High Creek to White Canyon. The High Creek group left the trailhead just after 9:00 a.m. and found the trail very user friendly. We saw a hairy woodpecker and had many stream crossings, although they were not difficult. There were a few cows and we encountered one gate, and we saw a rubber boa, too.. As we climbed we were encouraged by some good views back to the west in spite of the smoky haze from distant wildfires.
We found the need to rest a couple of times and eventually came to the switchbacks which brought us to the ridge as a red tailed hawk came into close range and circled above us. Our group was first to the top, but a call on the walkie-talkie radio found the others only 15 minutes away. We all ate lunch together in a meadow on the ridge and exchanged car keys.
After lunch we continued our separate ways, although Dave P went back down to High Creek with the White Canyon group. The trail was easy to find at first as we started down through some trees, but then we had to "bushwhack" a few times as the trail faded in and out. Having been on this section before, it was easy to find the way - along with the help of GPS waypoints.
On the way down we heard elk calling on the hillside above us, but we did not find the large group that the others saw. There also were mushrooms (see photo) on the trail. Bryan and Dan found garbage along the trail and took it along to be disposed of. The group arrived at the car before 3 p.m. and back to Logan at 4.
White Canyon to High Creek. The White Canyon group arrived at the trailhead, where we found a few other vehicles and a "sheep camp" wagon. We started hiking about 9:30 a.m. toward the east, with the white rocks t hat give this canyon its name visible in the distance. The gentle grade made for easy hiking at first, although several times we had to detour around fallen trees that were blocking the way.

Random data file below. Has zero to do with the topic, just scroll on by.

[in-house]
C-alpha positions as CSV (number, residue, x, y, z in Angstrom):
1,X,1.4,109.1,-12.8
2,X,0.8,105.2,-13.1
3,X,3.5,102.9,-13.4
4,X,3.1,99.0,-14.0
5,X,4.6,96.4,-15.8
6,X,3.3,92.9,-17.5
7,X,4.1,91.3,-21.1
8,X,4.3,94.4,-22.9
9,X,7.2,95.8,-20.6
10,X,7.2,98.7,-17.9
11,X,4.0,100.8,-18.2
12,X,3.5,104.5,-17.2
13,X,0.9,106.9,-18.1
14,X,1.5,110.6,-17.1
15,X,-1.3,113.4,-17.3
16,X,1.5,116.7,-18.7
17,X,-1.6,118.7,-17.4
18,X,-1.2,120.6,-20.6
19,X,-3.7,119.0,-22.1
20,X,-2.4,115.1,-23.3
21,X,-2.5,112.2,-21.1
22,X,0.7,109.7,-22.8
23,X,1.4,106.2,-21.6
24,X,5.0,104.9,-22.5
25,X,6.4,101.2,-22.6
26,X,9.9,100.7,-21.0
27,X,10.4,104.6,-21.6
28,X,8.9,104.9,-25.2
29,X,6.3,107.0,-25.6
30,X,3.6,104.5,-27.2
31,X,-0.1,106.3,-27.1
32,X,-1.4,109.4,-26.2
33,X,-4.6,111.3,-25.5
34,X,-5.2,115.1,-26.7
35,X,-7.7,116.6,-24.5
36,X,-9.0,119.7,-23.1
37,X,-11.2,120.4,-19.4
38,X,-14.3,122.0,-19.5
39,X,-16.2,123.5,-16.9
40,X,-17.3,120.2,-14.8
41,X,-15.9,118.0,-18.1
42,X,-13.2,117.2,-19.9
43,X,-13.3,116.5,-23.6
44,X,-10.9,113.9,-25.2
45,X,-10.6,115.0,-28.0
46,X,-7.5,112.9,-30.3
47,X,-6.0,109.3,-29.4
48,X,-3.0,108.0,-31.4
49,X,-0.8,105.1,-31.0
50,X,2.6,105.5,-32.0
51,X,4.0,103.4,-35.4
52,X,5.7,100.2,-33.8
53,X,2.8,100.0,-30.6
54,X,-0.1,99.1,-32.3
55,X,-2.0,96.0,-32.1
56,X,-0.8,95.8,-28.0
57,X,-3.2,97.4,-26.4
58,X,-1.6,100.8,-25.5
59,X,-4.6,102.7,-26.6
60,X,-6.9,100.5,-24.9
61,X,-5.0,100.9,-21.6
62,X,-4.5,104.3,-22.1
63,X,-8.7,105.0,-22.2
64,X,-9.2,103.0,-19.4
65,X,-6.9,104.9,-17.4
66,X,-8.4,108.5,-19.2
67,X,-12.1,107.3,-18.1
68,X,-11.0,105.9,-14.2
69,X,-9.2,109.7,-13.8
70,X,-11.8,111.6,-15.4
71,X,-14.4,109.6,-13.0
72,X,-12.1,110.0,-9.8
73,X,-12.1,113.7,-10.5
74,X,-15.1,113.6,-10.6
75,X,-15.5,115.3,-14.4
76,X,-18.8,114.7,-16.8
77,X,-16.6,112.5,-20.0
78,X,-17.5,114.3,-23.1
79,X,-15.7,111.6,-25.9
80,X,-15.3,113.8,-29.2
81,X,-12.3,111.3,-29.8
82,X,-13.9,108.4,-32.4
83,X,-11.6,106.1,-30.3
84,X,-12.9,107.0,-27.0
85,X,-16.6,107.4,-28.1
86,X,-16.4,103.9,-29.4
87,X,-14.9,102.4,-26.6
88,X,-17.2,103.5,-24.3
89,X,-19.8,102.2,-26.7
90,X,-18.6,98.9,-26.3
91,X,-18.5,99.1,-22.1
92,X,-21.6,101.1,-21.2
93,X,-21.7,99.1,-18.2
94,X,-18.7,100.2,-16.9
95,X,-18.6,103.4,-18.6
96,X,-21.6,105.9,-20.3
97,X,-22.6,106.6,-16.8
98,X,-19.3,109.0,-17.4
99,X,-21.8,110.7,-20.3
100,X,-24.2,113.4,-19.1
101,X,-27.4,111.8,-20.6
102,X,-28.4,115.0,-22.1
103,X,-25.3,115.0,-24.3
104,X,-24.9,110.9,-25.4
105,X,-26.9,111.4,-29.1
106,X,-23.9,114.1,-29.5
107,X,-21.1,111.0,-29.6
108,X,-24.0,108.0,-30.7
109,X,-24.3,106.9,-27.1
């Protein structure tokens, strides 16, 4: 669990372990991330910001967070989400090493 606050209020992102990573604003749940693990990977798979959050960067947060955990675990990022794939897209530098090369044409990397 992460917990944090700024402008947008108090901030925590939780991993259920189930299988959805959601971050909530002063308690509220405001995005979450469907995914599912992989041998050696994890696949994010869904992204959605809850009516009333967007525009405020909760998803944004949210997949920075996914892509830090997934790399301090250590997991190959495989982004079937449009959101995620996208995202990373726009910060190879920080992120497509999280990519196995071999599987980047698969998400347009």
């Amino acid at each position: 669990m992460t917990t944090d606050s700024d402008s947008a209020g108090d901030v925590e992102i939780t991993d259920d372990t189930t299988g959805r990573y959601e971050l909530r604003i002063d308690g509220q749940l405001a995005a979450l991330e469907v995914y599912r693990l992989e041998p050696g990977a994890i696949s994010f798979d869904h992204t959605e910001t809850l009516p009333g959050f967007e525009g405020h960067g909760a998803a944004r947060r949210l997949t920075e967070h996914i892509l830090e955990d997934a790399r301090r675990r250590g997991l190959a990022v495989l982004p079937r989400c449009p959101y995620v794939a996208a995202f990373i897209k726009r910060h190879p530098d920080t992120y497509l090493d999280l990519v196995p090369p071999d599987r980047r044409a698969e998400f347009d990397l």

We did not see any livestock, but we did run into a large herd of elk. There were several dozen cows and calves, but no bull elk were seen. Our route apparently caused the herd to split up - we could hear them calling all around us as we hiked.
After about 3 miles we left the drainage and headed uphill to follow the ridge on the north. This was the "right" way, but the trail here was so faint and seldom-used that we lost the track several times. Fortunately we knew where to go, and met the other group on the main ridge about 12:15.
After lunch, we continued west, down the North Fork High Creek trail. The loose footing caused us to carefully pick our way down this steep trail but conditions improved after about two miles. We arrived at the High Creek Trailhead and our vehicles about 3:35 after a number of stream crossings and a few cattle encounters. We were back in Logan about 4:20.
Late-summer wildflowers added variety to our hike: yarrow, pollen-loaded western coneflower, shiny red baneberry, tasty gooseberry currant, fragrant coyote mint, bright yellow goldeneye and attractive asters and fleabanes.
Trail notes: The White Canyon trail is entirely within Idaho. It is no longer maintained, with many trees down across the trail. The upper mile is indistinct due to lack of use (and it is infested with annoying stickseed, too). The North Fork High Creek trail is mostly within the Naomi Peak Wilderness of Utah. The trail is fairly steep, especially the upper two miles, where loose and rocky tread can make difficult footing for downhill hikers. Multiple paths, caused by cattle, are confusing a portion of this trail.
Thanks to Dan and Dave W for the narrative, Dan, Dave W., Nick and Bryan for photos and Dan for the GPS work.